Edgar ancestors migrated to South Alabama circa 1850

Published 12:01 am Saturday, March 29, 2014

The first Edgar ancestor to bring his family to South Alabama was that of John Thomas Edgar, a native of Georgia. He arrived circa 1850 and settled first in Dale County. He later resided in Coffee County, and his descendants remained there as well as spread to surrounding areas including Covington County.

While the earliest generations of this family have not been completely documented, there are two possible origins. First, the name Edgar has been interchanged with that of Adair from early history. Family lore contends that the Edgar ancestors were originally from Scotland. It is believed that Dunferries, Scotland, was the ancestral home of the Edgars/Adairs. During the period when families united in large groups for protection, the Edgars/Adairs became a part of the Maxwell Clan. In fact, the Edgar tartan is the same as that of the Maxwells.

It is also believed that the family began with Edgar, son of Duvenald who was the son of Donegal of Morton Castle, which was originally owned by the Adairs in Galloway. Edgar was the leader at the Battle of the Standard, which was between King David I of Scotland and Prince Stephen of Northumberland in Northern England in 1138.

There is an interesting side note that in 1892 there was an Adair Post Office in the Eanon community of Coffee County where the John Thomas Edgar family lived. This seems to support the connection of the two names of Edgar and Adair.

The earliest ancestor provided by Ancestry.com for this family is William Edgar who was born in 1689 in England. He was married to Jane Armstrong (1691-1730). Both of them lived out their lives in England where William died in 1730 according to one record. However, his son, John Ewing Edgar, is listed as being born in 1831, so these dates are questionable.

Assuming John Ewing Edgar was born in 1831 in Northumberland, England, he was married in England to Rachael Pattison (1728-1780 or 1822). This John was the one who immigrated to America and settled for a time in Trenton, N.J., where his son, John Lynn Edgar, was born in 1758. John Ewing is shown in one record as dying in 1778 in Missouri and in North Carolina in another.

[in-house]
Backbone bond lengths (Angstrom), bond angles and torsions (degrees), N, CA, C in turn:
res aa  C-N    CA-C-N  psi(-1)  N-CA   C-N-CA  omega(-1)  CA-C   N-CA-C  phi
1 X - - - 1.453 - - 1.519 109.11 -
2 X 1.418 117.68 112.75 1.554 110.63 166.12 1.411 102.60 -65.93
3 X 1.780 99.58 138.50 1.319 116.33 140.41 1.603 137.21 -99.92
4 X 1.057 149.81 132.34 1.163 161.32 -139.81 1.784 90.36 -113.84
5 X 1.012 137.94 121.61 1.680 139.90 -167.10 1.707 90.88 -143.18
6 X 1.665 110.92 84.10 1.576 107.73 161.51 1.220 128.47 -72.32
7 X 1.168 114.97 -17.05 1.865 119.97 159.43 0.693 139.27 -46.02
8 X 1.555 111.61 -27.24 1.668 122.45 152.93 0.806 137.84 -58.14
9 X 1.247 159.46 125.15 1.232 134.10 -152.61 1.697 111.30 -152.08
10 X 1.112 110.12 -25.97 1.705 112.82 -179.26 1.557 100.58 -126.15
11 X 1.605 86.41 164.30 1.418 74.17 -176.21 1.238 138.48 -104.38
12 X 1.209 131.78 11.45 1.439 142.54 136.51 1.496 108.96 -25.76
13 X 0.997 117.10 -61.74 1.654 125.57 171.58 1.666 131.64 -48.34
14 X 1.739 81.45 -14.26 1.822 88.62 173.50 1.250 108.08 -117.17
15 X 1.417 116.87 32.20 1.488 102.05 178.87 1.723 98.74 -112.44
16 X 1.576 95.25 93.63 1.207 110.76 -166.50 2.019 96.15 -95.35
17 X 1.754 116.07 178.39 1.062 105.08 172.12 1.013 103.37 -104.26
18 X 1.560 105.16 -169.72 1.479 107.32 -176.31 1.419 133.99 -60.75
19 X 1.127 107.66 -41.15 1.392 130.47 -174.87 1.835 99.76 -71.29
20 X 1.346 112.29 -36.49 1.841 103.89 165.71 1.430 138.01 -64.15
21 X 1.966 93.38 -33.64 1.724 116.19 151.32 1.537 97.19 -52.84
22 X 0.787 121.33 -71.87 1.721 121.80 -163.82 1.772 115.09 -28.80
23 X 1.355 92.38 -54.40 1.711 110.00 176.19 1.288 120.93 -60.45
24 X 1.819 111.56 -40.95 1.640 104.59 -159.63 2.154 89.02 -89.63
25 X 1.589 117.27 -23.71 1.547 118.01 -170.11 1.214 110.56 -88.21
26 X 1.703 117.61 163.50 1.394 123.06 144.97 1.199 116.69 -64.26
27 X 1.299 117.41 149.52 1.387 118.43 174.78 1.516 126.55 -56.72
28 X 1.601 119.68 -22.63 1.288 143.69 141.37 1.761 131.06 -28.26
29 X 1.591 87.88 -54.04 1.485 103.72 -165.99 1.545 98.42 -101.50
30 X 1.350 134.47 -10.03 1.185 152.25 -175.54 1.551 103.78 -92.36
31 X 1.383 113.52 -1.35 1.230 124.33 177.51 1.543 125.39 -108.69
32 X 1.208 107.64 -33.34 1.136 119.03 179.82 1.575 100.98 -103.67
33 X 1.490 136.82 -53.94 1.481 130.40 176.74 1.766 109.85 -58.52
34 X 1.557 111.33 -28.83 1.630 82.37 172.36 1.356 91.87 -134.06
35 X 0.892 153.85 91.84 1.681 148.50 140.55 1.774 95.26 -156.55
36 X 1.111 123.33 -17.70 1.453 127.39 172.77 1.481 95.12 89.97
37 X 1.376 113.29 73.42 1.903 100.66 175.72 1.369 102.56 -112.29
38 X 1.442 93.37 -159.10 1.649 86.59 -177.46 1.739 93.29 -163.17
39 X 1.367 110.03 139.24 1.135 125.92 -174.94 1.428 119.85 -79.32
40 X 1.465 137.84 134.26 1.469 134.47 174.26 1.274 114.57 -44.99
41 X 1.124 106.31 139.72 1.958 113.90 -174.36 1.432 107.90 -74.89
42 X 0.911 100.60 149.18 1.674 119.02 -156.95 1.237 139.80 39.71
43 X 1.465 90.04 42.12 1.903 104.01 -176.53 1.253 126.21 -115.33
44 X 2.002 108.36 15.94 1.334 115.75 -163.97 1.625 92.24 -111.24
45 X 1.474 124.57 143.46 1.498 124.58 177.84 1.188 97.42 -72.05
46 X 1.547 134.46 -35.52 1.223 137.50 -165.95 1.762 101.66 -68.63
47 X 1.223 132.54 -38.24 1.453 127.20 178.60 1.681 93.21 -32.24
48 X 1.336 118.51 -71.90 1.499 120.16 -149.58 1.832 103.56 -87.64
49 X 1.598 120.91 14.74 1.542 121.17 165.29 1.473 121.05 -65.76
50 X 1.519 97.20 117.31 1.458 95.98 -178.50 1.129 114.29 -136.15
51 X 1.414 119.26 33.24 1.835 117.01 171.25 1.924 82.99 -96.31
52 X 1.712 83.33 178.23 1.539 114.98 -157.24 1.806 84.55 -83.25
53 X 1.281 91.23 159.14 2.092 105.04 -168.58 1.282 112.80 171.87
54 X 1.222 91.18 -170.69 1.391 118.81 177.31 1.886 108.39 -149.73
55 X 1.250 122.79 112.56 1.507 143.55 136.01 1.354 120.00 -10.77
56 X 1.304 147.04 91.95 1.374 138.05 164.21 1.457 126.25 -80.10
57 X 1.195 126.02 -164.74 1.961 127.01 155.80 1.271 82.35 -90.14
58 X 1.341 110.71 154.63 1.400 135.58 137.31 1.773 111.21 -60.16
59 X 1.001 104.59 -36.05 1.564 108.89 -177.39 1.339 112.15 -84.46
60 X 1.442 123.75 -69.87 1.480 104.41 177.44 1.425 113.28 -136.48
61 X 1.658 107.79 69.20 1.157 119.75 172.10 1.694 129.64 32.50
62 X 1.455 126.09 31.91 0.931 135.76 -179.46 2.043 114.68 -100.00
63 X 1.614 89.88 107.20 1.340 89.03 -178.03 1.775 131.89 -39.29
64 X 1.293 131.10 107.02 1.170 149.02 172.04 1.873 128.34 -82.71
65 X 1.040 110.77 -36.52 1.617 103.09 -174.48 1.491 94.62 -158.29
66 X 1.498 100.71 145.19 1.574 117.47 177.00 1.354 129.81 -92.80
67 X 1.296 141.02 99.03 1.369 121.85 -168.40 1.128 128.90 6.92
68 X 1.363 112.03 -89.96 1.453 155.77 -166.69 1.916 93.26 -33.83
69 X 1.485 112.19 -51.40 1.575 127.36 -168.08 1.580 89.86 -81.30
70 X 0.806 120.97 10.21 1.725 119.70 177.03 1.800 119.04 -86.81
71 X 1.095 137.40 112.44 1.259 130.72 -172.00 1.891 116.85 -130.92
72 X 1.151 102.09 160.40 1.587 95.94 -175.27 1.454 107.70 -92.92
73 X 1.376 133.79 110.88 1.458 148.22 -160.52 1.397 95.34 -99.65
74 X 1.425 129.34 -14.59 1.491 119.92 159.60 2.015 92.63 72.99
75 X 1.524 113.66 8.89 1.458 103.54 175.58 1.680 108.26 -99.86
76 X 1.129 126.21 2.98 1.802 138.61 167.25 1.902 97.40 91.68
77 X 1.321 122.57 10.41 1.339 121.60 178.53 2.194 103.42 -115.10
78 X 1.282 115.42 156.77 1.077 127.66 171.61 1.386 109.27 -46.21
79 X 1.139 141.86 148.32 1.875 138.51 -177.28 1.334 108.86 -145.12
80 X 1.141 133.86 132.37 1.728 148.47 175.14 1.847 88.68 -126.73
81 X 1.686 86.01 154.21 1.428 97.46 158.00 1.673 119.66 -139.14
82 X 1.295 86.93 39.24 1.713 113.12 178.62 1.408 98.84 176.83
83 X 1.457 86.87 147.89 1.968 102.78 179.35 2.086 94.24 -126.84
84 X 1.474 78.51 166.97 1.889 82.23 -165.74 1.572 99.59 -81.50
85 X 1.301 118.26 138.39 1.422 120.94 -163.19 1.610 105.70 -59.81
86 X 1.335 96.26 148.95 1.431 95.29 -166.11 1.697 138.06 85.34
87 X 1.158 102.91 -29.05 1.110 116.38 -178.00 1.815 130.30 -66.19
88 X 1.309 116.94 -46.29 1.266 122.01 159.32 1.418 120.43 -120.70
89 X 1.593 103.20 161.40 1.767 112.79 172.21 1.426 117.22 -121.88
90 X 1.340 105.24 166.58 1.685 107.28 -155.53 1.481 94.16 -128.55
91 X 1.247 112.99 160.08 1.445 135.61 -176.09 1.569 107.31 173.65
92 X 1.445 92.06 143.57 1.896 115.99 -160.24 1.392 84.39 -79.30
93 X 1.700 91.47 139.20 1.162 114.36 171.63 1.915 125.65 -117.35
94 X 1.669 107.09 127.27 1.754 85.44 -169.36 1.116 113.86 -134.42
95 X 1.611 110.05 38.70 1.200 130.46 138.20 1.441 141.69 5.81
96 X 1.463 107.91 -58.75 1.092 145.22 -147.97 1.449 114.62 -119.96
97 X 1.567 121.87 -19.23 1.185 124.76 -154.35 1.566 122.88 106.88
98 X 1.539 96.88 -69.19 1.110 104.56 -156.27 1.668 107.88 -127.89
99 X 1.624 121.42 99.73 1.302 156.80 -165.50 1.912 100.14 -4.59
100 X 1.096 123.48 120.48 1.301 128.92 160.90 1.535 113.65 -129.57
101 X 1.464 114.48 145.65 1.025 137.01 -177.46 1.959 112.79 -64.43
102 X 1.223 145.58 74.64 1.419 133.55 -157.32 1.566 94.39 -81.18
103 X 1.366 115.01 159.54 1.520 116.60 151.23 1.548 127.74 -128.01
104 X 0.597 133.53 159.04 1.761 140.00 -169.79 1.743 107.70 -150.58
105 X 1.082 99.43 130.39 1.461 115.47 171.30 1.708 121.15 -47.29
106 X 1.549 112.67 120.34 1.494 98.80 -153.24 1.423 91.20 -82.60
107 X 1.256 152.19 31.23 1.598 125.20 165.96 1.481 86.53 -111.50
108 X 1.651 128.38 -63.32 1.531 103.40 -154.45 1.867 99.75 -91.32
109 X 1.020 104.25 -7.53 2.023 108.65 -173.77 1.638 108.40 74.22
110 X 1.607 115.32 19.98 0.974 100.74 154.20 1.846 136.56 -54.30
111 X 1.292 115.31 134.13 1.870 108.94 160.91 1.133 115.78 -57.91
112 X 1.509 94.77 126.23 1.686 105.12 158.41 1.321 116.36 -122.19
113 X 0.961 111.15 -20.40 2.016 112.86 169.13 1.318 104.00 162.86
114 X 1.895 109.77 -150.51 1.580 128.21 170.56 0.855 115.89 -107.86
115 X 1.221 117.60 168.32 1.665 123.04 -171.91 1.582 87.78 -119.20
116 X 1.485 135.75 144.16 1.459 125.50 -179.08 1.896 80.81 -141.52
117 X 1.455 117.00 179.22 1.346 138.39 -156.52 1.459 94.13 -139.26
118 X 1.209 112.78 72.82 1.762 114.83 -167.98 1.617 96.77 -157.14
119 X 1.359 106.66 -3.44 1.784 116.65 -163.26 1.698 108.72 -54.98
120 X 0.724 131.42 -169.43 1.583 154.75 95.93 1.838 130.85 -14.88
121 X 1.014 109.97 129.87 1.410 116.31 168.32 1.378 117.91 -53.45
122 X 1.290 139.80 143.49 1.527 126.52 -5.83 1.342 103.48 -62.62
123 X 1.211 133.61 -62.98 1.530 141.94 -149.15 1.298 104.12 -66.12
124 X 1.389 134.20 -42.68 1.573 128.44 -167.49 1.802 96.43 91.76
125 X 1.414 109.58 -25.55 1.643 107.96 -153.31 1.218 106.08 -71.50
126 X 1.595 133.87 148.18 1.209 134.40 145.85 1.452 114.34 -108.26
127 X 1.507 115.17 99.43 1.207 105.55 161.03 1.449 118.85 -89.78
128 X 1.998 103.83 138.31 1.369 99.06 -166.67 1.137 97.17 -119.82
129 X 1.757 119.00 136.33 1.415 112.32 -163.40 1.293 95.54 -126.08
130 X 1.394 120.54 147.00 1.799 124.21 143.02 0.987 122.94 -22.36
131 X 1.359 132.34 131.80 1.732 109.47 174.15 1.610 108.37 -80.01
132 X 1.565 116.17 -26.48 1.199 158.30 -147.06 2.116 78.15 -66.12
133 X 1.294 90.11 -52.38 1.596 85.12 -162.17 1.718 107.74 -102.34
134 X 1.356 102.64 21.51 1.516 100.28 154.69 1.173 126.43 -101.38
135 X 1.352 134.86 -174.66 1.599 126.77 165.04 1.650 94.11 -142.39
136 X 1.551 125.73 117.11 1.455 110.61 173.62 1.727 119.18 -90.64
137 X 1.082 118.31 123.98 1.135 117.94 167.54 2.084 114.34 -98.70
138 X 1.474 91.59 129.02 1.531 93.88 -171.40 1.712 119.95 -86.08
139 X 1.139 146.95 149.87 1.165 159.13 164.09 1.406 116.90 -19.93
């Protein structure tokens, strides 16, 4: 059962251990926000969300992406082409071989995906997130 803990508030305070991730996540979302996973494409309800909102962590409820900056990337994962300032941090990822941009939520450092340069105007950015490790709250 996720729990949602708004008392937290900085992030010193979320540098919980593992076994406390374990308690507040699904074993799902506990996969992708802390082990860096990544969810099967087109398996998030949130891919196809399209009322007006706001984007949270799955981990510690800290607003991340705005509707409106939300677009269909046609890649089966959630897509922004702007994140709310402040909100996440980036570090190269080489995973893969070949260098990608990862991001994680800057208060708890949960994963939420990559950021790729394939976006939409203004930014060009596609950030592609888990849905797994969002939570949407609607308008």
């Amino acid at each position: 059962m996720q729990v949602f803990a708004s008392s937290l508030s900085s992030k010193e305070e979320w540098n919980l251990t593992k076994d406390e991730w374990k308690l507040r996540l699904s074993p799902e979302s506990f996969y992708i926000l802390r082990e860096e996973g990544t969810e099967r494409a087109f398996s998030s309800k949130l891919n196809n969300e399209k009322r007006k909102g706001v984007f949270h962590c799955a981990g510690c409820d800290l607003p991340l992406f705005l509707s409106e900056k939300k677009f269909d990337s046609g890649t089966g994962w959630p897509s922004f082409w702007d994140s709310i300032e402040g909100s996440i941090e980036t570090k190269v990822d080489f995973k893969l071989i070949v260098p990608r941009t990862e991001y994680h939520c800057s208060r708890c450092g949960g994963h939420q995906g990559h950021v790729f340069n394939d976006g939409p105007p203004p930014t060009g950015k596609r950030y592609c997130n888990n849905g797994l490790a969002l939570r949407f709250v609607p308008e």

John Lynn Edgar was married in 1780 in North Carolina to Elizabeth Cummins (1761-1829), a native of North Carolina and daughter of George Washington and Sarah (Collins) Cummins. John L. and Elizabeth died in 1835 and 1829 respectively in Hart, Kentucky. Their son, John Thomas Edgar, is reported to have been born in Georgia in 1803. He is the one mentioned earlier as the ancestor who brought the family to South Alabama.

In 1827, John Thomas participated in the Georgia Land Lottery and was the lucky draw for 202.50 acres in Coweta County. He claimed the acreage, but it is not known what he did with it. That same year he was married for the first time to Mary Ann “Polly” Holloway in Walton County, Ga. Five years later, in 1832, John Thomas was again a fortunate winner in the Gold Lottery when he won 40 acres in Cherokee County. He also claimed this tract, but there is a record of him later selling it. He was residing at the time in Walton County, Ga., where he remained until the late 1840s.

Circa 1850, the family moved to and settled in Dale County, Ala. By 1860, some of the sons had received land grants in Dale and Covington Counties. Some members of the family had moved to Clarke County. By 1868, John Thomas had returned to Coffee County, and Mary Ann died there during that year.

John Thomas and Mary Ann Edgar reared the following 12 children: Georgia Matilda, b. 1827, d. 1913, m. 1844 Elijah “Ely” Jackson Clark (1825-1864); Mary Ann “Margie,” b. 1829, d. 1912, m. 1844 William H. Pritchett (1829-1865); John William, b. 1830, d. 1896, m. 1848 Charity Elizabeth Stewart; George W., b. 1831, d. during war; Hugh, b. 1834, d. 1928, m. Frances Rebecca Holloway (1836-1918); Henry, b. 1836, d. 1886, m. Eliza Americus Blanton (1835-1908); James O.A., b. 1838; Clarissa Jane, b. 1840, d. 1911, m. William Clark; Caroline, b.&d. 1843; Eliza, b.&d. 1845; Marian, b. 1847, d. 1850; Martha Ann, b. 1849, d. 1945, m. 1865 Charlie Coats “Bud” Bingley; and Greenberry, b. 1851, d. 1934, m. (1) 1867 Mary Elizabeth Pugh (1851-1880) (2) Martha Ann Pugh (1854-1916).

Soon after Mary Ann died in 1869, John Thomas Edgar was married the same year to Atlissa Melissa Grubbs (1811-1904), widow of George Washington Grubbs who was probably a casualty of the War for Southern Independence. John Thomas and Atlissa had one son, James Riley, b. 1871, d. 1942. This family resided in Coffee County.

Since there is considerable genealogy available that has been researched by several members of this family a second column next week will feature additional generations. Appreciation is expressed to those who have done this work and made it available to others.

The sources for this writing include Ancestry.com, family records, a story in The Heritage of Covington County Alabama written by Martha (Clark) Brightwell, and three stories in The Heritage of Coffee County, Alabama submitted by J.L. Edgar, John F. Edgar and Frankie W. Sawyer, Ph.D.

Anyone who might find any errors in the above history or genealogy is requested to contact this writer, Curtis Thomasson, at 20357 Blake Pruitt Road, Andalusia, AL 34620; 334-804-1442; or email, cthomasson@centurytel.net.

The Covington Rifles Camp #1586 of the Sons of Confederate Veterans will be meeting at 6:30 p.m., Thursday, April 3, in the Dixon Memorial Room of the Andalusia Public Library. Each member and anyone visiting are requested to bring some Confederate memorabilia item to show and tell about it. Guests and prospective members are most welcome.